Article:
Although Governor Andrew Cuomo soundly defeated his rival Cynthia Nixon in his native borough of Queens in the Sept. 13 gubernatorial primary, there was one area of the borough where Nixon reigned.
Assembly District 36, represented by Aravella Simotas, went for Nixon in rather convincing fashion; she won 56.8 percent of the vote in the district, which also had the highest percentage of voter turnout in the borough. It’s rather fitting considering that Nixon had her campaign headquarters in the district, at Katch Astoria Tavern, the same place where a video of Nixon tending bar was filmed and reported on by the New York Post.
District 36, which includes Long Island City and Astoria is a blend of immigrants, families and millennials. According to a 2015 community health profile, 47 percent of adults in Long Island City and Astoria were college educated and in 2016 Astoria ranked number 11 on New York’s most gentrified areas.
According to Moumita Ahmed, the Queens field organizer for Nixon’s campaign, a large portion of Nixon’s campaign foot work and rallies happened in the neighborhood. Efforts were also made in Jackson Heights but a language barrier proved to be a problem for reaching constituents in the largely Spanish-speaking neighborhood.
“If we would have had more resources we would have done better,” said Ahmed, who mentioned that Cuomo had a political war chest of $30 million while Nixon only had $2 million. With the exception of Ahmed, the entirety of Nixon’s Queens-based campaign team was made up of volunteers.
But despite the loss, Ahmed is still proud of the campaign’s efforts.
“We reached our target,” said Ahmed, “the disenfranchised, people of color, people that don’t normally get heard.” She described the focus group of Nixon’s campaign as young, working-class millennials, families, small business owners and immigrants.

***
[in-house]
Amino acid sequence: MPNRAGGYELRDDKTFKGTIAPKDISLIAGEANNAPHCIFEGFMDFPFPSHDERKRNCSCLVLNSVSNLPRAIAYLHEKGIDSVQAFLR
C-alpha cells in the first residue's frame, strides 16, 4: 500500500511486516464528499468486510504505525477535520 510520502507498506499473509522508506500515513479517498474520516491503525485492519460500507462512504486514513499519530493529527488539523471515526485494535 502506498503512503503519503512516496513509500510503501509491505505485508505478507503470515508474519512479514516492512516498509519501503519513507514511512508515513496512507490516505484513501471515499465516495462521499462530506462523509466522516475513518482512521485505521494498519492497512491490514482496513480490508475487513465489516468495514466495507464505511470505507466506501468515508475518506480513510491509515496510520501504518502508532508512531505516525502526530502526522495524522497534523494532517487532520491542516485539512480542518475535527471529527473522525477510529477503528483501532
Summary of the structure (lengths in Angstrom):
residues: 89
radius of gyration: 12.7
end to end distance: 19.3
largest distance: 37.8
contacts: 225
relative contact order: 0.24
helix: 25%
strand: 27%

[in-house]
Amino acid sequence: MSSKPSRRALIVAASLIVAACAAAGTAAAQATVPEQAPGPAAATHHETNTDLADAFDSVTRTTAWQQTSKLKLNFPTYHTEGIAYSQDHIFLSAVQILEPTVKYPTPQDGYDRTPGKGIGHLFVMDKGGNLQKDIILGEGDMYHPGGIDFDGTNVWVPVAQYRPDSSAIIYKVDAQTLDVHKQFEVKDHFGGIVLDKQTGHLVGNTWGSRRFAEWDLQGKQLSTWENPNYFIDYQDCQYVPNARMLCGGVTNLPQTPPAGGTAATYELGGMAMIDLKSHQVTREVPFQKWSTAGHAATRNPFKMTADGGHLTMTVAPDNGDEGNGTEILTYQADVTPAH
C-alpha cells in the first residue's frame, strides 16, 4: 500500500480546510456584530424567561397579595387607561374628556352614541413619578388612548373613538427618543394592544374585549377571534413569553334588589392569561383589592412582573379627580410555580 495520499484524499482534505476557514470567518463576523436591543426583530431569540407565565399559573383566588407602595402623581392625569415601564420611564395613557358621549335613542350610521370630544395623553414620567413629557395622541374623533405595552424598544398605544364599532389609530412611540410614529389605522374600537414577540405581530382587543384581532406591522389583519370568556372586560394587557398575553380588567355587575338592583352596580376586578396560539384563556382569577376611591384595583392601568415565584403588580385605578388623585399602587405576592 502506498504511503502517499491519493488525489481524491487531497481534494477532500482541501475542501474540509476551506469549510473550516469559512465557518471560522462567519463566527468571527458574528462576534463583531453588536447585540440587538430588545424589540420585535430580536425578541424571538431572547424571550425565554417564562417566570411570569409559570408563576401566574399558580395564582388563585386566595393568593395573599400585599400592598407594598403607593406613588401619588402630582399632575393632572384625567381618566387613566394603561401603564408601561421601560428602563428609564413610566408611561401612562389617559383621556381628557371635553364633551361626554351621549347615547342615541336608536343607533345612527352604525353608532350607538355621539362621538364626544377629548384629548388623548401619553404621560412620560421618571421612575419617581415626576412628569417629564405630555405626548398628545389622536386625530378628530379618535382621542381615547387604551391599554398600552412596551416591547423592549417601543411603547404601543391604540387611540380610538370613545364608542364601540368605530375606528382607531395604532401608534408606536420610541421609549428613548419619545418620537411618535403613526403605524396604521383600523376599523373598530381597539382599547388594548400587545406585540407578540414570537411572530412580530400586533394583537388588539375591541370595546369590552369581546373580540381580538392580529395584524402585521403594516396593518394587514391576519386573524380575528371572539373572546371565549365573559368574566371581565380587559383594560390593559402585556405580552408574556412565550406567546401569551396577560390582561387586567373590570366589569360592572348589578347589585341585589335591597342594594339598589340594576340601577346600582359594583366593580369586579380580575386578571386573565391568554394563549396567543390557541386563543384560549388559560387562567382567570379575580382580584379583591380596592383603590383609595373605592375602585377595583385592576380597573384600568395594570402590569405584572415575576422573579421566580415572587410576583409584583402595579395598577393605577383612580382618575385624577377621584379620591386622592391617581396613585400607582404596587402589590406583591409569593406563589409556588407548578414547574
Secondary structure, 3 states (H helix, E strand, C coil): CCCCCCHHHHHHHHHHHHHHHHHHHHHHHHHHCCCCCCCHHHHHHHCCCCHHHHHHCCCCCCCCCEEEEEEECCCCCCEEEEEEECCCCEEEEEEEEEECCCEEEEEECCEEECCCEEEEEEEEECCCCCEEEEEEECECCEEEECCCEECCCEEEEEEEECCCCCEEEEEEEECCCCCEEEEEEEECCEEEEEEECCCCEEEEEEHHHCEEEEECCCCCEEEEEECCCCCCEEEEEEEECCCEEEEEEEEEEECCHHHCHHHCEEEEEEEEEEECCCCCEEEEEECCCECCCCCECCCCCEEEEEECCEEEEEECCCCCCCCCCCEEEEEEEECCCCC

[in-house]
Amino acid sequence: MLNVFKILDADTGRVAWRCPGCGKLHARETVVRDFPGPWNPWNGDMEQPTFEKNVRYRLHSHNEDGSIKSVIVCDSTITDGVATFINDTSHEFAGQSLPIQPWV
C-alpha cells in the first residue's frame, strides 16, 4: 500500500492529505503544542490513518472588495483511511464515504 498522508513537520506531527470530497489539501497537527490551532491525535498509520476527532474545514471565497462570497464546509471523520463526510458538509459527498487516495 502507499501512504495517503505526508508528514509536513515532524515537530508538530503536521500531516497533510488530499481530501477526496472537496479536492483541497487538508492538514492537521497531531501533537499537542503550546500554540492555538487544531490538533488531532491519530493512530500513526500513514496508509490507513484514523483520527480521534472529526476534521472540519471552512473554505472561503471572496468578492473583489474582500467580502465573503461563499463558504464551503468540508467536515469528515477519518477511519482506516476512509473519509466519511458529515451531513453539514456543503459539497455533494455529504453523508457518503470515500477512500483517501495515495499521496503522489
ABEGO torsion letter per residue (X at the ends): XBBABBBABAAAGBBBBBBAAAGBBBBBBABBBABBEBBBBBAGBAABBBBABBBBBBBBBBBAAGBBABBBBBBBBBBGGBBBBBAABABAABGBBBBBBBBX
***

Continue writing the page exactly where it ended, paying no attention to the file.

“Just because someone has a college degree doesn’t mean they can’t be working class,” said Ahmed, who added that many of the neighborhood’s baristas and servers are millennials not working in the field in which they were educated.
But for some District 36 residents, Nixon’s appeal came from the fact that she was different. Many millennial voters were tired of seeing an middle-aged white man in power and voted for Nixon in order to break a political tradition of incumbent favoritism.
“I think that a problem was that a lot of people didn’t know who she was,” said one 25-year-old, Alexa Vagelatos. She thinks that if Nixon would have made herself a more familiar face not just in Queens neighborhoods but in the city, she would have garnered more support.
“We did the best we could,” said Ahmed.
Assemblywoman Simotas declined to comment on why the district had a large number of Nixon supporters.